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Ares

[air-eez]
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noun
  1. the ancient Greek god of war, a son of Zeus and Hera, identified by the Romans with Mars.
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are2

[air, ahr]
noun
  1. a measure of surface area; 1 are is equal to1/100 (0.01) of a hectare (100 square meters or 119.6 square yards). Abbreviation: a
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Origin of are2

1810–20; < French < Latin ārea. See area
Dictionary.com Unabridged Based on the Random House Unabridged Dictionary, © Random House, Inc. 2018

Examples from the Web for ares

Contemporary Examples

Historical Examples

  • This is a good notion; and, to prevent any other getting into our heads, let us go on to Ares.

  • "If you have trouble, we'll hunt you out in the Ares," he finished.

    Valley of Dreams

    Stanley Grauman Weinbaum

  • The four men of the Ares were silent—even the sardonic Harrison.

    A Martian Odyssey

    Stanley Grauman Weinbaum

  • And the man also is terrible as his shield, and seemeth to be inspired of Ares.

    Stories of the Old world

    Alfred John Church

  • Men say that he is of the race of the Sun, and he is mighty in battle as Ares himself.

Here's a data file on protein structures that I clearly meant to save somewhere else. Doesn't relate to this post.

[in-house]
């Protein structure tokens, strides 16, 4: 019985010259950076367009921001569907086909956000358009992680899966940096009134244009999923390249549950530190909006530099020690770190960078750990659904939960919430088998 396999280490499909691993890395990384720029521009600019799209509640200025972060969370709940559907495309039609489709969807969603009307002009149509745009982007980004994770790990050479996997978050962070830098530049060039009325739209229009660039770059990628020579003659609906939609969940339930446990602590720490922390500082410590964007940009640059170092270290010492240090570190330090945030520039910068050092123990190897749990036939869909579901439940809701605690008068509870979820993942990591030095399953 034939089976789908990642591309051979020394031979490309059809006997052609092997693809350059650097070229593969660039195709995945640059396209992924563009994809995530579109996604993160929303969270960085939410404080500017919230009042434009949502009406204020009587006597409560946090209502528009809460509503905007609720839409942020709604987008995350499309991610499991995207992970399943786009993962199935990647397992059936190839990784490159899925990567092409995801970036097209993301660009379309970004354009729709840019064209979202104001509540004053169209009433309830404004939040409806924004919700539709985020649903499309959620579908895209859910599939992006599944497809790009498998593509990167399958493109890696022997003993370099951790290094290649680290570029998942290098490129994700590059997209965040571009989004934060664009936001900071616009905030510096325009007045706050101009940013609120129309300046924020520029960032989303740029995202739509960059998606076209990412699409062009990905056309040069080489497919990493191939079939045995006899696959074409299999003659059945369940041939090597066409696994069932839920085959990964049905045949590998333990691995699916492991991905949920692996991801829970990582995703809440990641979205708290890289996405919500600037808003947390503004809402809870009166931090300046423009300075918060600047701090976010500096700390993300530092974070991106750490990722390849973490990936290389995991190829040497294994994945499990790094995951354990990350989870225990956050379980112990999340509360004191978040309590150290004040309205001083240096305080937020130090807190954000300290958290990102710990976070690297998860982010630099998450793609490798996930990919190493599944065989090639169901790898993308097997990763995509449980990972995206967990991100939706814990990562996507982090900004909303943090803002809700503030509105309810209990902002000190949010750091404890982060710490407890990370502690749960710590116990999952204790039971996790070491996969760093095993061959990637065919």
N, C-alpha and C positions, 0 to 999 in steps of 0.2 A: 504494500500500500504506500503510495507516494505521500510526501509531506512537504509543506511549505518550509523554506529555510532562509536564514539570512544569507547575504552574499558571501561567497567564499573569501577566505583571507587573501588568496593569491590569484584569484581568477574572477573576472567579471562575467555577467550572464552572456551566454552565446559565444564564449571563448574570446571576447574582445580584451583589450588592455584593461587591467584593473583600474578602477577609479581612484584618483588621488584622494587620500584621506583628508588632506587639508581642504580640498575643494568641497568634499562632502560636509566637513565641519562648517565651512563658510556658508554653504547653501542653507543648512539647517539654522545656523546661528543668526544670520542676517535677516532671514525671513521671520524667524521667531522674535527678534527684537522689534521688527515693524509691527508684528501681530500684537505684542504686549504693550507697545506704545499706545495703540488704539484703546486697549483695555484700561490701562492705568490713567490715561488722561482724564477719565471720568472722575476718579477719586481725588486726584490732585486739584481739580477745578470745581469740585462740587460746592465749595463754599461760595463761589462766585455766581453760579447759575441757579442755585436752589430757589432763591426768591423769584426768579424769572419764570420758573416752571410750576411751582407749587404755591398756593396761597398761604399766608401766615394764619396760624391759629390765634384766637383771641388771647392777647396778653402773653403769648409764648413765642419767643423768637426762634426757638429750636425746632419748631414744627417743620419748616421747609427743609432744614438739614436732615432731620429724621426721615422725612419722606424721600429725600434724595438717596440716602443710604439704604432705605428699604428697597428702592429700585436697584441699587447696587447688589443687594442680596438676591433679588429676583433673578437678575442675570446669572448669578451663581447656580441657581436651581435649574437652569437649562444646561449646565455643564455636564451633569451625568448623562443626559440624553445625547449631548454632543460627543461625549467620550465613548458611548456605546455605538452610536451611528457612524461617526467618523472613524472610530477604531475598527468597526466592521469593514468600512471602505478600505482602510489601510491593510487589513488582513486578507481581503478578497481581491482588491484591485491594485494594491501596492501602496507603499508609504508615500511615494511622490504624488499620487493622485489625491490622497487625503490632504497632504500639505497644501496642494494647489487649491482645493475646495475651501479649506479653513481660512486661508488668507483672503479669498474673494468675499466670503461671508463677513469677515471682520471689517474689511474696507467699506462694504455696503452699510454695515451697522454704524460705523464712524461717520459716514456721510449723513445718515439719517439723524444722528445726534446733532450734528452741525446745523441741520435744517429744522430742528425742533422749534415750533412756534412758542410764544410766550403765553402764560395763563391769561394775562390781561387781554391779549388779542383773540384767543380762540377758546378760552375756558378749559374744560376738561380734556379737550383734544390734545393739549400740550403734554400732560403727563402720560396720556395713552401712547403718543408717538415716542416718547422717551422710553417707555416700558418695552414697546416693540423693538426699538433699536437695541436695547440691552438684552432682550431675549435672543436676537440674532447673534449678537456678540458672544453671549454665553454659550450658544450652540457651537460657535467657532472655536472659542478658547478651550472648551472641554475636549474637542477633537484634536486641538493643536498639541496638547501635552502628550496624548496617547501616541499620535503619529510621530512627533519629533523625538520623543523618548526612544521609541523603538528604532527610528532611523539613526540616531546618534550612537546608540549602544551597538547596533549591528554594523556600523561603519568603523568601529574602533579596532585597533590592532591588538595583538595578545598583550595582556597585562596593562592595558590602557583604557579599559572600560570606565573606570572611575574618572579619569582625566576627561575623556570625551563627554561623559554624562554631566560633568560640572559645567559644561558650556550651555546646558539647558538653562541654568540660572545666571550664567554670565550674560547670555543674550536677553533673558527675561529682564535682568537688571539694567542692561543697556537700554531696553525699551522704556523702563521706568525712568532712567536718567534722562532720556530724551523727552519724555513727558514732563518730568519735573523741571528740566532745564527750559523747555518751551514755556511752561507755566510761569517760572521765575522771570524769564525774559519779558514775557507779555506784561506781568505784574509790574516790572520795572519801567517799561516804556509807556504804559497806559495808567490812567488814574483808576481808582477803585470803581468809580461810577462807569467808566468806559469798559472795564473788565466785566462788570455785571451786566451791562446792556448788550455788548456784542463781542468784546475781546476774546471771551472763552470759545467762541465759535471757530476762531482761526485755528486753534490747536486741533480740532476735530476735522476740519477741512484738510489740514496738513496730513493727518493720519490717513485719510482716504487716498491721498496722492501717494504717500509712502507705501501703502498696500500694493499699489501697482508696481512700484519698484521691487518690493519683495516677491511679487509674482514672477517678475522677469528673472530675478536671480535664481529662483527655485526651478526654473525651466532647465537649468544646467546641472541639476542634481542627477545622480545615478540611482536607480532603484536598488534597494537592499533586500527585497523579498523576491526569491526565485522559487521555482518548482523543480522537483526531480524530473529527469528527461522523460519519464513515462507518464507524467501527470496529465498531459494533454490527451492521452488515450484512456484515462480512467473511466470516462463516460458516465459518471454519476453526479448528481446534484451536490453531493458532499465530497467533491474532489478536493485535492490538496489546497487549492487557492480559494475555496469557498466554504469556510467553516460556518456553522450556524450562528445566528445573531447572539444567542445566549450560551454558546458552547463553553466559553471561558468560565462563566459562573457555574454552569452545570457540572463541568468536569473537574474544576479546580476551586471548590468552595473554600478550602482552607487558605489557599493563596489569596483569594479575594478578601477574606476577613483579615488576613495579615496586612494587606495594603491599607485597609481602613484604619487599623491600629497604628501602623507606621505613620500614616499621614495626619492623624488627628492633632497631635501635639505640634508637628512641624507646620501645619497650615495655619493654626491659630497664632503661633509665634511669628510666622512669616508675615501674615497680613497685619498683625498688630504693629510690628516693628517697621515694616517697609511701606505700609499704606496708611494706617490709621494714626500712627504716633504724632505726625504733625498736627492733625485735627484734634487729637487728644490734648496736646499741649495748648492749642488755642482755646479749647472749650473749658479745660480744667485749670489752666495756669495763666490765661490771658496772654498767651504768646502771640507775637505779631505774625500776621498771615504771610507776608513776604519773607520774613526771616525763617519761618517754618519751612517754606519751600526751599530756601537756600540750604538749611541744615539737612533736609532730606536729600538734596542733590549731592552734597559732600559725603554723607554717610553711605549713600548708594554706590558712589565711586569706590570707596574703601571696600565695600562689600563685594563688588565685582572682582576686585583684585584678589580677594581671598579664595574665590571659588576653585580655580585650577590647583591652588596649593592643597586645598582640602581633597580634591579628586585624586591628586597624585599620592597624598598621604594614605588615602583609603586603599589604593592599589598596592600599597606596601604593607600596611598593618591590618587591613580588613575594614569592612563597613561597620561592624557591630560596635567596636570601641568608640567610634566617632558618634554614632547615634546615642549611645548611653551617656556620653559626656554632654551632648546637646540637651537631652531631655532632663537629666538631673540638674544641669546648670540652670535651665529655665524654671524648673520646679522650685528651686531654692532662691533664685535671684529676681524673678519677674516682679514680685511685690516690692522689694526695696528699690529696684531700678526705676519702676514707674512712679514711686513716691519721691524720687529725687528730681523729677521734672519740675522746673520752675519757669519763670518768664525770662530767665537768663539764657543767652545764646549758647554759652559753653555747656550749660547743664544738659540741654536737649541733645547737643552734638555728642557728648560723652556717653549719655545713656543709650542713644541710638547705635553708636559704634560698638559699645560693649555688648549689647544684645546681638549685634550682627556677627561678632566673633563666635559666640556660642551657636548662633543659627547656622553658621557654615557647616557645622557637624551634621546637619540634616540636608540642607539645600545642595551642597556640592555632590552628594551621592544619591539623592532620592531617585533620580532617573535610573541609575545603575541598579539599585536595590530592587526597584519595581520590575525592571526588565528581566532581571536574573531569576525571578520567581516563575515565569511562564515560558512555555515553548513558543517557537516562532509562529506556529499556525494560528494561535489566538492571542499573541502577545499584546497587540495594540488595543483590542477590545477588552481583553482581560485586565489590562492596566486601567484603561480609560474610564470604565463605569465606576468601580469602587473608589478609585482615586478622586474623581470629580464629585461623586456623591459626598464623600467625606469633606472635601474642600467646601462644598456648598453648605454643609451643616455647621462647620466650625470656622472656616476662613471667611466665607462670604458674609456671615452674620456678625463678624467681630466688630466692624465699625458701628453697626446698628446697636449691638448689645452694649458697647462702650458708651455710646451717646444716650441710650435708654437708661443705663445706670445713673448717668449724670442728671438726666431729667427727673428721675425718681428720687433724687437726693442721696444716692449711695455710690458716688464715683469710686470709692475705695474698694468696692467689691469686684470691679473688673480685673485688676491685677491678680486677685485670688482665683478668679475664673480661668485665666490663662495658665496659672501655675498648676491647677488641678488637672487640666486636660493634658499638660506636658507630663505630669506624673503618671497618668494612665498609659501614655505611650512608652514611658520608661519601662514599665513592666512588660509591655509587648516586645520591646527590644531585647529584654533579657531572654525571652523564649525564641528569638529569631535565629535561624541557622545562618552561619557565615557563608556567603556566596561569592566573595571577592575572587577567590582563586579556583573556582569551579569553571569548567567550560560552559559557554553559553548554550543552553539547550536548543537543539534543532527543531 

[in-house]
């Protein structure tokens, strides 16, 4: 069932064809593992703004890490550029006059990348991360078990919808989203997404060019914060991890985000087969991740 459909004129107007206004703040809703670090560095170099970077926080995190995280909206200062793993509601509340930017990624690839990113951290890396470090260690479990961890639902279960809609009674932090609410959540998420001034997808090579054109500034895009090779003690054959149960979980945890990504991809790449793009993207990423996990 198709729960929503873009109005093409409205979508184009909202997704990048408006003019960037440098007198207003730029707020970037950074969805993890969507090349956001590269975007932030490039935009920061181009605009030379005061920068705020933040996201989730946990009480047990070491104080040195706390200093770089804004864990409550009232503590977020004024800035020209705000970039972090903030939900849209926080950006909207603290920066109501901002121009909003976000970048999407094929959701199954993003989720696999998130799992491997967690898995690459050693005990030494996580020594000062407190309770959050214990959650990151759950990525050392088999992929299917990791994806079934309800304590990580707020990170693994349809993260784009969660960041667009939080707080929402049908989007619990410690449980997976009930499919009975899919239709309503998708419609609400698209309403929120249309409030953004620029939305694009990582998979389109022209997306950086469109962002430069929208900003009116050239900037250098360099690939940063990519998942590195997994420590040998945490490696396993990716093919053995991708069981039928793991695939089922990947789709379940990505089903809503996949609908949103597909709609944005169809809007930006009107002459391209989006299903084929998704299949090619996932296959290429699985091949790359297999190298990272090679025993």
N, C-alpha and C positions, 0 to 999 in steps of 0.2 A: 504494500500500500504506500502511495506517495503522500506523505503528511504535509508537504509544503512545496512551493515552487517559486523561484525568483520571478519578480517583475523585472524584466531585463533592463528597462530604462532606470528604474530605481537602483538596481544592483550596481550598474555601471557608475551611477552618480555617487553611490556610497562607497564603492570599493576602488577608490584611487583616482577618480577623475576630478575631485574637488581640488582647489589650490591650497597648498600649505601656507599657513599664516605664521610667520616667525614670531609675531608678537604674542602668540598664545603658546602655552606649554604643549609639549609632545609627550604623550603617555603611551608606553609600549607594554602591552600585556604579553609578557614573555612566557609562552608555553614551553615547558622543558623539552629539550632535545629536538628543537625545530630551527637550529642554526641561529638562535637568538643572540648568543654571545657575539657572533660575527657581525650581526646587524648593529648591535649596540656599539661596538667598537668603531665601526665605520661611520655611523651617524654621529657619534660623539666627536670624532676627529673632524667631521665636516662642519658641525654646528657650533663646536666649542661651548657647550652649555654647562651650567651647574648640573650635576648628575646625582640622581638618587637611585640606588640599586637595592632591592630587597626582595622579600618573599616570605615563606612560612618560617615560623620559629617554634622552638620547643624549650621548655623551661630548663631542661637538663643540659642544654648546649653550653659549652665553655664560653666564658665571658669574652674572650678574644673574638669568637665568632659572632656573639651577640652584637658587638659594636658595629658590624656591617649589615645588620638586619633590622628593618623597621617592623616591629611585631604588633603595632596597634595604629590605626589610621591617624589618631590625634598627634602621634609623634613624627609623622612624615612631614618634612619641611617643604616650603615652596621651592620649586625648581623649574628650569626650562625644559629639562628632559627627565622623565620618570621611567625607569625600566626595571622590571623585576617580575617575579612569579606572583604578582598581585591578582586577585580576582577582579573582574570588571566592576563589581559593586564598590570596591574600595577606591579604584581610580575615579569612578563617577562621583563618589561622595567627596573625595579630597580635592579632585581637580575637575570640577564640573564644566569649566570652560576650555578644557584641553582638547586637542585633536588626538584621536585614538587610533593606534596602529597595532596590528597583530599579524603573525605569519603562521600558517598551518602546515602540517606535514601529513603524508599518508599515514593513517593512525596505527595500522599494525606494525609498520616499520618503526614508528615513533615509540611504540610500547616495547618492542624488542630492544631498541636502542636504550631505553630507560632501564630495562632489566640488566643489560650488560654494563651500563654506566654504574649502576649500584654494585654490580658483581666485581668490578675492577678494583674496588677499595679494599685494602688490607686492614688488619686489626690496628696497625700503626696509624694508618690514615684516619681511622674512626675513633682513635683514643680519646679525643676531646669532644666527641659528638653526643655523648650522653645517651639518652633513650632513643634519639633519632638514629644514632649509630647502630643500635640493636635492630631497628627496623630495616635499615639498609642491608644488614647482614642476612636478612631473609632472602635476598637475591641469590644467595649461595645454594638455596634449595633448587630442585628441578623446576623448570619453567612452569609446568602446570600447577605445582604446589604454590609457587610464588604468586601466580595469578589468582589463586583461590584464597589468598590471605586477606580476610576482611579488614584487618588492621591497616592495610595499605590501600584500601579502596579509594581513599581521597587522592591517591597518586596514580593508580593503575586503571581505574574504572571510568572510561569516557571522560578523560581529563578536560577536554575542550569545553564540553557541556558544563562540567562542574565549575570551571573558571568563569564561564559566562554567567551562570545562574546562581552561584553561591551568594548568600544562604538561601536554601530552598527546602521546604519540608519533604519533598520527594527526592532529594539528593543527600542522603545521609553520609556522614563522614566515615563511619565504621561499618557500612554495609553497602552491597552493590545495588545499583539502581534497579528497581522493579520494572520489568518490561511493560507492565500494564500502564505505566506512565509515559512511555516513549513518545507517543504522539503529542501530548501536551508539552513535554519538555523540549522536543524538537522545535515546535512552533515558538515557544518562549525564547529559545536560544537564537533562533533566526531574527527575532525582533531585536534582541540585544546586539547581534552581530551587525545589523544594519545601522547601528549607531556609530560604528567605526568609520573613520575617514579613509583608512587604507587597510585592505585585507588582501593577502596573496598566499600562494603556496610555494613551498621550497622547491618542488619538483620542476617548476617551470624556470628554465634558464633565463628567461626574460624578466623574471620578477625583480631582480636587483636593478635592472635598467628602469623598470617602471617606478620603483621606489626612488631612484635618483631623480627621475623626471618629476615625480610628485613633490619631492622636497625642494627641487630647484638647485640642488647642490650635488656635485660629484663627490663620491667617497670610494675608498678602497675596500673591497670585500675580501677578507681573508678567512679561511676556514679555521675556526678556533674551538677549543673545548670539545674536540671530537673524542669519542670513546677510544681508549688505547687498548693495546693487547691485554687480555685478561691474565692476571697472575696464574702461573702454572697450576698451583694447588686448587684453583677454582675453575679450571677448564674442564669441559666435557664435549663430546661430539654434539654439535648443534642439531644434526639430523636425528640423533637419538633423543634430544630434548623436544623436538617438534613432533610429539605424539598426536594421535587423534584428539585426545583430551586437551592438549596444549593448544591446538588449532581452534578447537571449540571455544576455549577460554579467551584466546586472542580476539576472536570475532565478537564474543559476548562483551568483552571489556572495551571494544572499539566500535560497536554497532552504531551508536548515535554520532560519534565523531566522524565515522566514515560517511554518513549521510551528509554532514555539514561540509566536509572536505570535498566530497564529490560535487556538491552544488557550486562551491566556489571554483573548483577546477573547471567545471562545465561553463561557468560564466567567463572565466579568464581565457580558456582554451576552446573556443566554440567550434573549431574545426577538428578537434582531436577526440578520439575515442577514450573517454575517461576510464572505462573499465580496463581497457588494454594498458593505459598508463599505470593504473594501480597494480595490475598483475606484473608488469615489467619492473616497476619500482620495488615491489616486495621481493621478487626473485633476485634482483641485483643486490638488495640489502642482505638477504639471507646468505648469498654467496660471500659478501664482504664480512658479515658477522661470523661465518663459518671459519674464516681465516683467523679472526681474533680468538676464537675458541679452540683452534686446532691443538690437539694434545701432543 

Stories of the Old world

    Alfred John Church


British Dictionary definitions for ares

Ares

noun
  1. Greek myth the god of war, born of Zeus and HeraRoman counterpart: Mars
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are1

verb
  1. the plural form of the present tense (indicative mood) of the verb `be' and the singular form used with you
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Word Origin

Old English aron, second person plural of bēon to be

are2

noun
  1. a unit of area equal to 100 sq metres or 119.599 sq yards; one hundredth of a hectareSymbol: a
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Word Origin

C19: from French, from Latin ārea piece of level ground; see area
Collins English Dictionary - Complete & Unabridged 2012 Digital Edition © William Collins Sons & Co. Ltd. 1979, 1986 © HarperCollins Publishers 1998, 2000, 2003, 2005, 2006, 2007, 2009, 2012

Word Origin and History for ares

Ares

Greek god of war, identified by Romans with their Mars; literally "injurer, destroyer," from are "bane, ruin," perhaps cognate with Sanskrit irasya "ill-will" (see ire).

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are

v.

present plural indicative of be (q.v.), from Old English earun (Mercian), aron (Northumbrian). Also from Old Norse cognates. In 17c., began to replace be, ben as first person plural present indicative in standard English. The only non-dialectal survival of be in this sense is the powers that be. But in southwest England, we be (in Devonshire us be) remains non-standard idiom as a contradictory positive ("You people aren't speaking correct English." "Oh, yes we be!").

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are

n.

square unit of 10 meters on each side, 1819, from French, formed 1795 by decree of the French National Convention, from Latin area "vacant piece of ground" (see area).

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Online Etymology Dictionary, © 2010 Douglas Harper

ares in Culture

Ares

[(air-eez)]

The Greek and Roman god of war, brutal and bloodthirsty. He was the son of Zeus and Hera.

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The New Dictionary of Cultural Literacy, Third Edition Copyright © 2005 by Houghton Mifflin Harcourt Publishing Company. Published by Houghton Mifflin Harcourt Publishing Company. All rights reserved.